In very challenging weather conditions Danish contractor Per Aarsleff is installing its largest profile and one of its longest combination steel pile retaining walls for the extension to the container terminal in the Port of Muuga on the Gulf of Finland south coast, 17 km east of the Estonian capital Tallinn.
The site team, with its fleet of specialist marine plant, has been coping with freezing temperatures, strong winds and rough seas at the exposed site to accurately drive over 420 tubular steel piles up to 1.67 m diameter and 45 m long into the seabed. Approximately two thirds of these piles, weighing up to 32 tonnes, will be
linked together in combination with pairs of shorter steel sheet piles to form the main combiwall quay frontage and a section of retaining combiwall running parallel with and alongside the terminal’s existing wharf.
One end of the combi sidewall will link into the terminal’s existing quay, while the other end of the main quay will combine with a new 800 m long breakwater joining with the existing natural coastline. The continuous per ipheral combiwall and adjoining breakwater will form an enclosed basin, which is being filled with 1.5 Mm3 of sea-dredged sand to reclaim the new 180,000 m2 extension to the terminal area.
A second line of smaller diameter, equally spaced tubular piles is also being installed behind and parallel to the main berthing wall. Together they will provide the foundation support for the twin rail tracks to take the existing and new quayside container handling cranes.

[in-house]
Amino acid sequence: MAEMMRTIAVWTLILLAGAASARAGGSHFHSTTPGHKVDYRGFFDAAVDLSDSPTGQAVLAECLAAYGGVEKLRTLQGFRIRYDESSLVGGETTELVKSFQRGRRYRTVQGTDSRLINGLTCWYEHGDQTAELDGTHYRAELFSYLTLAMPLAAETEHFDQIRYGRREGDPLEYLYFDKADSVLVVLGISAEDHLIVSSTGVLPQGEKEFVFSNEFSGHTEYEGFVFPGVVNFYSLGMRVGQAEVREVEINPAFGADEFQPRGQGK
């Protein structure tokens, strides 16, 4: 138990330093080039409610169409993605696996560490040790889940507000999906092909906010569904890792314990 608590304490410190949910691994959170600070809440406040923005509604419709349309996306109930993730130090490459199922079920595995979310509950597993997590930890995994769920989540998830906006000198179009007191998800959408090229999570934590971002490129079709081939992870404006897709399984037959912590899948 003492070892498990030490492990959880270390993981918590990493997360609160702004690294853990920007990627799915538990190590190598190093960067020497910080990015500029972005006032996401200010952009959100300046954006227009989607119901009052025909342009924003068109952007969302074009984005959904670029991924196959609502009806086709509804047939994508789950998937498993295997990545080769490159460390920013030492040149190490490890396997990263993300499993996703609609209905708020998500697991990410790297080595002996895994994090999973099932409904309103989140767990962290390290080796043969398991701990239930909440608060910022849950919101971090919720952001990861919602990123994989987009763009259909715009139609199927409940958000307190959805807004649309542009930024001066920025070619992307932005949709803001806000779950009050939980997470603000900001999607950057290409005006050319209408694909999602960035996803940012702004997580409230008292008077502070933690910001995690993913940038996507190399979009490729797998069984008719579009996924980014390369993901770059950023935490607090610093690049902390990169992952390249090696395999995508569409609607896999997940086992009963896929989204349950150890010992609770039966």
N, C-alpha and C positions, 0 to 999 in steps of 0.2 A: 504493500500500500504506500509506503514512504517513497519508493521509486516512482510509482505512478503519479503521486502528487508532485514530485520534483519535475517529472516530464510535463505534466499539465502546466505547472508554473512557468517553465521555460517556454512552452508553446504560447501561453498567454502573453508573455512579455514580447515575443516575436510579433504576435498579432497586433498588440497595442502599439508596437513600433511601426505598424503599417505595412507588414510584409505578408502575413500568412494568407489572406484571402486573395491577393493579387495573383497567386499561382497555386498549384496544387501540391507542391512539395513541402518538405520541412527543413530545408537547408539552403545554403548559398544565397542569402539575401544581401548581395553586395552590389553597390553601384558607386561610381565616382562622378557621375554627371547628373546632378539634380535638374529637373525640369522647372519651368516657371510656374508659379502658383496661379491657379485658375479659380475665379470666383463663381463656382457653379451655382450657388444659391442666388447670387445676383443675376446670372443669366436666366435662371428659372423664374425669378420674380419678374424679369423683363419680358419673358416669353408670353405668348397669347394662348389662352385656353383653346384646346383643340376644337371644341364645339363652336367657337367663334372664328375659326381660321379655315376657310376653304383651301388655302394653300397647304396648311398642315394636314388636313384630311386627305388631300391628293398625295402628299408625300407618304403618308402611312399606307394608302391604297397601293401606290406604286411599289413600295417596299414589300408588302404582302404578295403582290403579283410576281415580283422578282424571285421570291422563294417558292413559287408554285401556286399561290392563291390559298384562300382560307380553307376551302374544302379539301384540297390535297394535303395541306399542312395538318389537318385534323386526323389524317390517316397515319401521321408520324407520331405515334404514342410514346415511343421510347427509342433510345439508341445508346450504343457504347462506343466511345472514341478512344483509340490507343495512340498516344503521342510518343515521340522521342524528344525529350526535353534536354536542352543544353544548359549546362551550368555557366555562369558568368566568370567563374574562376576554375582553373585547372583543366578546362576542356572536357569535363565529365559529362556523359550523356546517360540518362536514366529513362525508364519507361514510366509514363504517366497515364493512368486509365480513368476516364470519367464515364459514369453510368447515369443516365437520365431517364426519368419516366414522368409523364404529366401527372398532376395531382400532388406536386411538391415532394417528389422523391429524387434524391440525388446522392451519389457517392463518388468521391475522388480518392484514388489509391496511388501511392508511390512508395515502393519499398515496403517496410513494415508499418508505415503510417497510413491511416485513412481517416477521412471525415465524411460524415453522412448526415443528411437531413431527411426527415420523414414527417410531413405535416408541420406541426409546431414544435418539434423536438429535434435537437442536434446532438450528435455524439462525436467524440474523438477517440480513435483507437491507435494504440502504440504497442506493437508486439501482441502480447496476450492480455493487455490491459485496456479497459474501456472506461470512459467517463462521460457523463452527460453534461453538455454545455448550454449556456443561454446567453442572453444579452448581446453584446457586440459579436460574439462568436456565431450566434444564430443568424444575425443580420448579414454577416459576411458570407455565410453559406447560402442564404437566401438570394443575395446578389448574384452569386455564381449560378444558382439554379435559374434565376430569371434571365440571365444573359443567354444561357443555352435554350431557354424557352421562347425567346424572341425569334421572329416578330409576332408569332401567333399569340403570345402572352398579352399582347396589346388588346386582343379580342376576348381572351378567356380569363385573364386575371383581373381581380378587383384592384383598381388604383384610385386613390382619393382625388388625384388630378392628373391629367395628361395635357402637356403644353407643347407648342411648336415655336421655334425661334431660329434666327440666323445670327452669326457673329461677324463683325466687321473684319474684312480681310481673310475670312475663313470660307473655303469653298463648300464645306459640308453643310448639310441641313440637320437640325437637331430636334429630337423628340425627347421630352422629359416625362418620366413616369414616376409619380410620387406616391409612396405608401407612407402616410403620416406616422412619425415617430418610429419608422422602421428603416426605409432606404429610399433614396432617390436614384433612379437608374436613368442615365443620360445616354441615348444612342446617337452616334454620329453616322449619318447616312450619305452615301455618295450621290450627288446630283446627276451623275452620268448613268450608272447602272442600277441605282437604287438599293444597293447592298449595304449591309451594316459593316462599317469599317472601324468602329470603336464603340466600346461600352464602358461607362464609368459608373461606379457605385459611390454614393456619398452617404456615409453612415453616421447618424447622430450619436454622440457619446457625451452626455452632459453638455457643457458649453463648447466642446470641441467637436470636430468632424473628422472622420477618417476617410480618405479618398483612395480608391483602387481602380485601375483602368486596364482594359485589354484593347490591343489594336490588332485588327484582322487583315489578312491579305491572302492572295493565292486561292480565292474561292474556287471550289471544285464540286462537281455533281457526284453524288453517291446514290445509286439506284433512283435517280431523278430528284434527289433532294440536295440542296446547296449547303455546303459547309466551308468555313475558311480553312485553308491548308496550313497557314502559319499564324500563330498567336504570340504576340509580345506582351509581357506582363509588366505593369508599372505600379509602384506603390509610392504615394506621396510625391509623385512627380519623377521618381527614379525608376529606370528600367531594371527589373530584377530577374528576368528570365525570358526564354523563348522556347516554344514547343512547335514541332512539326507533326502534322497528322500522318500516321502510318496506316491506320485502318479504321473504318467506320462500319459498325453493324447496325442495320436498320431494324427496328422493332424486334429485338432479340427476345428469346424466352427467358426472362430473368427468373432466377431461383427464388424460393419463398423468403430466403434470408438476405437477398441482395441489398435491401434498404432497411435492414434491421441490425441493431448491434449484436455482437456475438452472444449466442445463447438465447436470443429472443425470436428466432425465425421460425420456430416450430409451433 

Muuga Port is the biggest of the several harbours that make up the Port of Tallinn, which is one of the largest ports in the Baltic Sea region. Tallinn Port’s consulting engineers Merin Konsult produced a concept design for the Muuga Port extension, which was based on a twin combiwall of smaller diameter piles.
But Per Aarsleff, in a split joint venture with the Estonian contractor KMG Inseneriehituse AS and the specialist Danish dredging contractor Rohde Nielsen A/S, won the DKK430M detailed design and construct project in open tender with its alternative design. This was produced by its Estonian consultant Estkonsult and based on a single continuous combiwall using much larger diameter tubular steel piles. Per Aarsleff ’s share of the project is about DKK200M, while the remainder is equally split between the other two joint venture partners.
The joint venture moved onto site in September 2008 and tarted to attack the project simultaneously on several fronts. Initially Per Aarsleff built up a stock of the huge spirally welded tubular piles each complete with a pair of interlocking clutches welded diametrically opposite on the outside of the tubes.
These were brought in from Holland together with pairs of the interlinking sheet piles from Luxemburg, which were all made and supplied by ArcelorMittal. Piling for the 205 m long combiwall running alongside the existing quay wall started first. This section was constructed by a 130 tonne Liebherr 1130 crawler crane and piling equipment operating from a series of platforms reclaimed behind temporary limestone bunds.
A pair of temporary tubes were first driven with a PVE52 vibrator as deadmen to support a special piling template frame to accommodate up to five of the main tubular piles set at the correct spacing and inline orientation of the interlocks. Each of the main piles was then pitched and driven to level by the PVE52 vibrator followed by pairs of the 10 m long interlinking sheet piles.
The temporary support piles and frame were removed and repositioned to repeat the cycle. Every tenth pile was then struck with a Delmag D62 diesel hammer to a predetermined set to check the required pile bearing capacity of 1,200kN.